MCS America stands behind its mission to gain medical, legal, and social recognition of Multiple Chemical Sensitivity as a disorder of organic biological origin induced by toxic environmental insults; to provide support and referral services to individuals with MCS, chronic fatigue syndrome, fibromyalgia, and other environmental illnesses; and to ensure that environmental toxicants are identified, reduced, regulated, and enforced through lobbying for effective legislation. MCS America will continue to work toward these goals through whatever means available.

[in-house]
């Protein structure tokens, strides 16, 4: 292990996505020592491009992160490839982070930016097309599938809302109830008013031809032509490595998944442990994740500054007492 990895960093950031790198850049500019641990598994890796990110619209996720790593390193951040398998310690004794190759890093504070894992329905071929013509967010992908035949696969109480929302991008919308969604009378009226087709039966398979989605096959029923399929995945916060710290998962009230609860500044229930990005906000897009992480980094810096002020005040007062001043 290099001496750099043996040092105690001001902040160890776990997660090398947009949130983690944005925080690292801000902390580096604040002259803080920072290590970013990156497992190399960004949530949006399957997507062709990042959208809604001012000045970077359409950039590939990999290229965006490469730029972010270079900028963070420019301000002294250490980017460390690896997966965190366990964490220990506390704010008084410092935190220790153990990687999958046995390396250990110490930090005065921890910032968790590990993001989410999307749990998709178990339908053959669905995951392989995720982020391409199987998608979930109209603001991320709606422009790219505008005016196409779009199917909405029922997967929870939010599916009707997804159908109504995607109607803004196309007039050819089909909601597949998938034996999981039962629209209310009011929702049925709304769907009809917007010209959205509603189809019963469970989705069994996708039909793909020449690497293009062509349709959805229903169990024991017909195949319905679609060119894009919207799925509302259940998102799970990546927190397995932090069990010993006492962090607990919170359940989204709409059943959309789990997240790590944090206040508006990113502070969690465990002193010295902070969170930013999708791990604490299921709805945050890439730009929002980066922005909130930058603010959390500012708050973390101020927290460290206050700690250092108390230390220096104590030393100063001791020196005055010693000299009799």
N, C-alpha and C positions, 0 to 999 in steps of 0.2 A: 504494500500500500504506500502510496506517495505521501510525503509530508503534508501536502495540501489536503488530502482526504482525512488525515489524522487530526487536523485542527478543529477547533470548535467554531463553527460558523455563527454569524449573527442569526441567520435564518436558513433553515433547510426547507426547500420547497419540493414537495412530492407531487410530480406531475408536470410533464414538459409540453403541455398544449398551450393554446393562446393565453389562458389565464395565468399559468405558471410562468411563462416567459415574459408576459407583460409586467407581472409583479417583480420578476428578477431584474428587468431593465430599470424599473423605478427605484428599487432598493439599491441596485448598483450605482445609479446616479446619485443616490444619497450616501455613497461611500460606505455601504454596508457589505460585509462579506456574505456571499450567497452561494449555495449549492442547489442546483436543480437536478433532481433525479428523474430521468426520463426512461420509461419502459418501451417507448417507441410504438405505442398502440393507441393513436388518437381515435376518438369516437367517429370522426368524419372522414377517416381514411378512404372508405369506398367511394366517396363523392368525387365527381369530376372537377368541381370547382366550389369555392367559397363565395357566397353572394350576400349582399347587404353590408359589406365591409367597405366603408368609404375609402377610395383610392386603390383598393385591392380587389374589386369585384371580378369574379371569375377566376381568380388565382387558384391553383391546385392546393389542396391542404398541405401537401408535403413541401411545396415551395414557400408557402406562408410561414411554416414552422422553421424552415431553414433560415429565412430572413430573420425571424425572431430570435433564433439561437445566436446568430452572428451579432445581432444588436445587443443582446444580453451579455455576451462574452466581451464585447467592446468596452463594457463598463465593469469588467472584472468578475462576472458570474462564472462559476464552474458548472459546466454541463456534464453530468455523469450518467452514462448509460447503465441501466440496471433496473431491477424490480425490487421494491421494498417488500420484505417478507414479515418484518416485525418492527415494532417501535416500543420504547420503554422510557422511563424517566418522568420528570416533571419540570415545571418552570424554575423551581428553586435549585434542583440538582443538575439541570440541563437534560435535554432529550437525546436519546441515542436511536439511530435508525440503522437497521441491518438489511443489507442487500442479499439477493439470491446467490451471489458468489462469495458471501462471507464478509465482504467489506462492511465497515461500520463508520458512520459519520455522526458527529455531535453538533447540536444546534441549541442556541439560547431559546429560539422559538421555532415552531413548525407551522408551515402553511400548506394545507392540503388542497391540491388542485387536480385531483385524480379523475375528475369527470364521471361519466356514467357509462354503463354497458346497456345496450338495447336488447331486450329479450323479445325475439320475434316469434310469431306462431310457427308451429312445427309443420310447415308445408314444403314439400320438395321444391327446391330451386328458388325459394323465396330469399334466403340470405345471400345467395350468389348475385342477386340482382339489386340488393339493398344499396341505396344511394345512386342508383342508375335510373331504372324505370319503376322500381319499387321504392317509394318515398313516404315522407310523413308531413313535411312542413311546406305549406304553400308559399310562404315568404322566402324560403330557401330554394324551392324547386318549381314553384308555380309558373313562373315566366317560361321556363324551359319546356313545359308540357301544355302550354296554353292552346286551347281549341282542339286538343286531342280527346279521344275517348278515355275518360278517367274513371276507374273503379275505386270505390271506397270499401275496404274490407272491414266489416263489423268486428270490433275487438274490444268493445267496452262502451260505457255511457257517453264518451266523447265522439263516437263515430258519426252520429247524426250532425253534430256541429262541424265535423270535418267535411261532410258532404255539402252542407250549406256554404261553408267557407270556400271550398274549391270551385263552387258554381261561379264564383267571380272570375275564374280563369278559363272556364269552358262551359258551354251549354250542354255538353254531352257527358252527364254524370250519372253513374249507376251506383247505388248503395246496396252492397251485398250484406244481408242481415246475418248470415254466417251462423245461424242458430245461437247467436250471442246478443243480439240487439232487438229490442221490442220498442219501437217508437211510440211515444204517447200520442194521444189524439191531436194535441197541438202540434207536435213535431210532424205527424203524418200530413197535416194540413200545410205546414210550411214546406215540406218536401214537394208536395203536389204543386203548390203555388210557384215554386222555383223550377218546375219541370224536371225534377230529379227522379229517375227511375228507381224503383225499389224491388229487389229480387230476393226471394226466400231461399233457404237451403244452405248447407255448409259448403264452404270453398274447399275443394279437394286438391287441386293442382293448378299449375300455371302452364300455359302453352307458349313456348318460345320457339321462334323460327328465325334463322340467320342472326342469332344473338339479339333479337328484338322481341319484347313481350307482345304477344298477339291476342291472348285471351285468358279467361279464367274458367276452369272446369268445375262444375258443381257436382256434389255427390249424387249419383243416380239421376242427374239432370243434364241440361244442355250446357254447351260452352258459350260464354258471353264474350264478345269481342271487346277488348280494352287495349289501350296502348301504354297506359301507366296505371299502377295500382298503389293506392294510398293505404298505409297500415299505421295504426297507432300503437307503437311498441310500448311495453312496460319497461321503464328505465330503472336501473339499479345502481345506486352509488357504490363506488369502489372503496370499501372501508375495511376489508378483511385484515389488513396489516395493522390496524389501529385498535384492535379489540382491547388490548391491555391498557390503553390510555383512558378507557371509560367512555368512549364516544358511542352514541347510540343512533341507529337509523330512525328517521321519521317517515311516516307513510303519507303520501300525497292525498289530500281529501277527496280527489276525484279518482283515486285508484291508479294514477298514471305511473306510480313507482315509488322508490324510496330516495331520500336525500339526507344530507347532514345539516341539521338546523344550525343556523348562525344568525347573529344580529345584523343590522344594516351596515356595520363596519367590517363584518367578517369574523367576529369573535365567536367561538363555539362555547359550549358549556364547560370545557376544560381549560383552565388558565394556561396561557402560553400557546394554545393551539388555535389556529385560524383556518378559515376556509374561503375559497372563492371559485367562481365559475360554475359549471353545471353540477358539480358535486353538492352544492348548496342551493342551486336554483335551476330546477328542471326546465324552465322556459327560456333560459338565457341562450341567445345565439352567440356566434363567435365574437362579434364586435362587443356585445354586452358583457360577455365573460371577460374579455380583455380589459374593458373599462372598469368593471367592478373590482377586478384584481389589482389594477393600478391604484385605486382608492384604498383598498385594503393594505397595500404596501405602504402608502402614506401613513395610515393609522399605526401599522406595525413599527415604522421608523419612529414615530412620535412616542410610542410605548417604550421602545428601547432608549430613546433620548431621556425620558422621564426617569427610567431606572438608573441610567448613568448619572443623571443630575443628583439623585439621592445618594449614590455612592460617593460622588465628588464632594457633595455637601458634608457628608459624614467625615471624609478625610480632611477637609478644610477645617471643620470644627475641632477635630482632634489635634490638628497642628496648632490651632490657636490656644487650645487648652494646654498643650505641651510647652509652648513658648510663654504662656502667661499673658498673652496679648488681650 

Informational materials about MCS Awareness and Education Month, which is scheduled for May 2010, are available through our website at

Thank you for your support!